There are few things as annoying as links on websites that lead to a 404 error page. Hence, designers spend a lot of time carefully crafting these pages to make them a bit more pleasing. But for developers, the goal should be to supersede this work of designers by finding these faulty links.
Developers automate everything. If we see a nearly iterative task, we write a program for it. There are of course cases where this is only an excellent way to procrastinate, but for this specific problem there is no reasonable alternative to automation.
The problem consists in fact of two iterations: The iterative process of finding faulty links on the website and the iterative process of doing this over and over again. The latter is necessary as websites usually link to external sites, which can change routes without letting anyone know. Also, if websites do not use a strictly hierarchical structure, there are probably cross-links between articles within texts which can become very complex very fast.
Of course, you could create a CMS that automatically observes for links to 404 pages, but that seems complex and probably computationally intensive. But if you are aware of such an integrated system, it’d be awesome to let me know.
The first, naive idea was to look through the article database and scan it for
<a>-Tags. Then you would search in your database and look if there is an article for this URL. The limitations and problems of this approach are obvious: You need to access your database, which means probably downloading it and setting it up in a way that allows your code to access it.
External links need extra treatment.
Depending on your CMS, it’s likely that there are different urls for one article. Hence, you need several regular expressions (or whatever technique you use) to treat those different cases. A great example of this problem is Joomla: If you access an article via the menubar, it has the url https://joomla-domain.com/index.php/menu-item-x/article-title, otherwise it’s https://joomla-domain.com/index.php/article-title. If you want to extract the article-title/-id it can be necessary to differentiate between such different urls.
You’ll need a custom implementation for every different CMS.
Hence, I decided to go another route (pun intented): Building a web crawler.
Counter-intuitively, this concept is a bit simpler than crawling through your database. As an extra, it’s a great example of graph theory. You choose a starting point/a start url; the crawler then visits this page and looks for all links there and remembers them. It then visits all these linked sites and looks again for all links on them. This process is then repeated until all pages are visited. In the end, you have a graph of your whole website and if a visited site returned a 404 HTTP Code, you can note this url in an extra list together with the site the link is on. Not exactly, rocket science, right?
As always, there are of course some potential pitfalls, you should consider when creating such an algorithm:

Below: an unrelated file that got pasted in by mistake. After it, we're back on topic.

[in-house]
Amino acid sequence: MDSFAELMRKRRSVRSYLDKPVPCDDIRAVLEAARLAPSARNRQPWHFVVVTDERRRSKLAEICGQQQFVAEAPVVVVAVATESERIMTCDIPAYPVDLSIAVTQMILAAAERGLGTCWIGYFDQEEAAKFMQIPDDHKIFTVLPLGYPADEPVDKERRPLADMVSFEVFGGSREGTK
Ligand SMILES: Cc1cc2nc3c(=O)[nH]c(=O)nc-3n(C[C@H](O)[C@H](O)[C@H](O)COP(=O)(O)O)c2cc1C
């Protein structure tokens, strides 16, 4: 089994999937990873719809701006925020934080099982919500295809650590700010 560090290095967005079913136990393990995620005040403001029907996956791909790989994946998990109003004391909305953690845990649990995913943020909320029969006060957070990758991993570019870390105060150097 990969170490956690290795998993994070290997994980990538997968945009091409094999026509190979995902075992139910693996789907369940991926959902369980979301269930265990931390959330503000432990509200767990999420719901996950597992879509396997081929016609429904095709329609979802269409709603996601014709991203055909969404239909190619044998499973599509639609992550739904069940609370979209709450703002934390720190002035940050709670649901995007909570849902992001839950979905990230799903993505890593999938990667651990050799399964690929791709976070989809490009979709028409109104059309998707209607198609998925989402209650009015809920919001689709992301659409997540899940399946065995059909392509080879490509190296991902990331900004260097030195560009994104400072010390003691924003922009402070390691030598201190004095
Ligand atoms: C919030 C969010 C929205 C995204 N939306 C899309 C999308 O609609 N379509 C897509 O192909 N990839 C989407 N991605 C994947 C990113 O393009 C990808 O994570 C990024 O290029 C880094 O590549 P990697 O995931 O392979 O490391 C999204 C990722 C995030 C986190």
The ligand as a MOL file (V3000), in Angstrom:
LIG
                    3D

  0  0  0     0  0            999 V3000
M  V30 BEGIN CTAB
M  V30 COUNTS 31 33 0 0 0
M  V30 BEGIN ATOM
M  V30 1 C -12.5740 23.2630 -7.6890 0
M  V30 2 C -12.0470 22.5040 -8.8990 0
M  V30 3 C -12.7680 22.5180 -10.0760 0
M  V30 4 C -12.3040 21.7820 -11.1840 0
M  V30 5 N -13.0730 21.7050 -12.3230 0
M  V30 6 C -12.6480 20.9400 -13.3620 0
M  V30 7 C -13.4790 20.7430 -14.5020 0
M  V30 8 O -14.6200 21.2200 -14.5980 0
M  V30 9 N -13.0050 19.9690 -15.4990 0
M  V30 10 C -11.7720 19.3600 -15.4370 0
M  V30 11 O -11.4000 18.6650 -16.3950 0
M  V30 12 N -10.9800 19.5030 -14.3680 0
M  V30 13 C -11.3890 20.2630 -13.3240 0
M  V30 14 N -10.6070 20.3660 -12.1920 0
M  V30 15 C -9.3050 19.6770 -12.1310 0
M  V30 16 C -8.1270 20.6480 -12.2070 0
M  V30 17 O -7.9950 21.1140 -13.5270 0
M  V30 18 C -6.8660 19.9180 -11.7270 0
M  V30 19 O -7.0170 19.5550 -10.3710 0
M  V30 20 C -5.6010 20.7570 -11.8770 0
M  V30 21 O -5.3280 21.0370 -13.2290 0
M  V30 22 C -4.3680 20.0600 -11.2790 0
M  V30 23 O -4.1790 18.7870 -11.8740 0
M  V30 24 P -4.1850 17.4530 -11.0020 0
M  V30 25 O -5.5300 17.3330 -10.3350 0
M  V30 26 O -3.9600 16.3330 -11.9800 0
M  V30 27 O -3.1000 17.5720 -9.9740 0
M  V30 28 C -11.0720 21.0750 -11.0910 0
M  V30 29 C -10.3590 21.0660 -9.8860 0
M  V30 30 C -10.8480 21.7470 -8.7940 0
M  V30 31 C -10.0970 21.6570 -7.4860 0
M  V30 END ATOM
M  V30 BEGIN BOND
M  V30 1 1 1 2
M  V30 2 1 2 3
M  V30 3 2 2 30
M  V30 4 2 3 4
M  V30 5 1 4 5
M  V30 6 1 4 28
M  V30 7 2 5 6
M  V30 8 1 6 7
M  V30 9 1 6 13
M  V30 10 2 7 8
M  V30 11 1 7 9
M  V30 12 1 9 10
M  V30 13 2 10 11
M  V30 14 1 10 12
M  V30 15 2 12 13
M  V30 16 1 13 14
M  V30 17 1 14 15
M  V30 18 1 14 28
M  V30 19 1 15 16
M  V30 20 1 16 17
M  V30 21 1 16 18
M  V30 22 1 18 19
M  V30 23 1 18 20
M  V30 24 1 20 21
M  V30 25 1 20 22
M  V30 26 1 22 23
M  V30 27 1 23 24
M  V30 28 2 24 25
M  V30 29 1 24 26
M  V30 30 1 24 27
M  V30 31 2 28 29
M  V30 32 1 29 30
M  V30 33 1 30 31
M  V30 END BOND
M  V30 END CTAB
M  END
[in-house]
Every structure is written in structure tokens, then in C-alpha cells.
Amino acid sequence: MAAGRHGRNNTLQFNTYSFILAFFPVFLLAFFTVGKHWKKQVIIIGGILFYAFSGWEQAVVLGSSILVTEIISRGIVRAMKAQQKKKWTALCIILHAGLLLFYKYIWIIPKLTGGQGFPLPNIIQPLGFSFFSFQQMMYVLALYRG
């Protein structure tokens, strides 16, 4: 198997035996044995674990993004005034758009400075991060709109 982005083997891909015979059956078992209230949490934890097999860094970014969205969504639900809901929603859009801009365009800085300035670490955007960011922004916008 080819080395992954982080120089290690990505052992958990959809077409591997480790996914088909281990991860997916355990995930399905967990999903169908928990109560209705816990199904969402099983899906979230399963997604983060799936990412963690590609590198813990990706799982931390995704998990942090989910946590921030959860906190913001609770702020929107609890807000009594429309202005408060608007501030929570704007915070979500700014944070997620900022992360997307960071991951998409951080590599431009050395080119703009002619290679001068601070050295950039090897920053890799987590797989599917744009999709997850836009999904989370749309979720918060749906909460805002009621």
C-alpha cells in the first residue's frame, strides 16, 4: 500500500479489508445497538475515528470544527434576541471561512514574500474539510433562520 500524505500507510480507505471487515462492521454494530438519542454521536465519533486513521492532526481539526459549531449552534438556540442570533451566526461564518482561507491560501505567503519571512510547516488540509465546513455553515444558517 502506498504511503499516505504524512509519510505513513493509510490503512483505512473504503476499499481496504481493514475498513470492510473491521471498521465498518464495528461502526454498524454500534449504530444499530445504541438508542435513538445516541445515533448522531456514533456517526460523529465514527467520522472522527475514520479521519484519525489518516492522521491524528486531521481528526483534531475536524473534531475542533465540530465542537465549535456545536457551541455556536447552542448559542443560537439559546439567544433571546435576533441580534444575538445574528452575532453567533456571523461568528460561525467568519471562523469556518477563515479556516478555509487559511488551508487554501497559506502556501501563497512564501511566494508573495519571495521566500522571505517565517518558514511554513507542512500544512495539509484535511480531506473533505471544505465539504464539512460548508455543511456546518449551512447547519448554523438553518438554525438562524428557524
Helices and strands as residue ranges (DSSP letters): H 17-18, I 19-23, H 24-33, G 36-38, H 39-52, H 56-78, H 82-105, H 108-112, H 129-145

- Links in
<a>-tags are often absolute urls in the format /main-category/another-layer/landing-page, to make your crawler visit this site, you'll need to add the domain to create this format: https://tld.com/main-category/another-layer/landing-page.
- The website probably has links to external sites. You don’t want to crawl these, hence you need to differentiate between your website of interest and external links, but of course, it makes sense to check if the external website exists! Maybe, it’d be useful to ignore some url paths, i. e. some calendar modules use php scripts that parse urls to return events (Joomla again :( ). This can generate thousands of urls you’d parse, if you don’t ignore them.
- Most likely, you’ll run into loops. Landing page A links to landing page B and the other way around. If your algorithm doesn’t remember, which page it already visited, congratulations: You built an infinite loop.
- Menu bars are the devil. You’ll have A LOT more operations, if you look at them on every page. Same with sidebars and footers. Hence, it might be helpful to ignore certain HTML elements by class or id.
- Some servers have limits for how many accesses per minute they allow. Even if not, it’s a good practice to be polite, meaning waiting between requests for so and so many seconds.
You probably already noticed, but a lot of these problems are already solved in graph theory, hence it might be a great time to refresh your knowledge on this topic.
If you don’t want to build such a program yourself, you are lucky: There are several free online tools available that can find links to not existing pages.
Even better: I made my own implementation public some weeks ago. It has solutions for all the mentioned problems and has already helped me to find several dozen links to not existing pages on a client’s website. Also, it exports the results as a CSV file, so you can open it in Excel or whatever application you prefer and look through the data. It’s easily accessible via command line and is written in Python.
You can find it here: https://github.com/bahe007/tt404
Quite often, I find it hard to get a foot in the door if I start a completely new project, hence here are two great libraries for an implementation in Python to make the first step a bit easier for you:
- Beautiful Soup: An amazing HTML parser. Incredible work without which the project would’ve taken much longer.
- requests: This is the basic Python library for HTTP requests. I highly recommend it as I used it successfully in several projects, although some people prefer urllib.
Feel free to leave feedback or link to your own project, I’d appreciate both. Thanks for reading!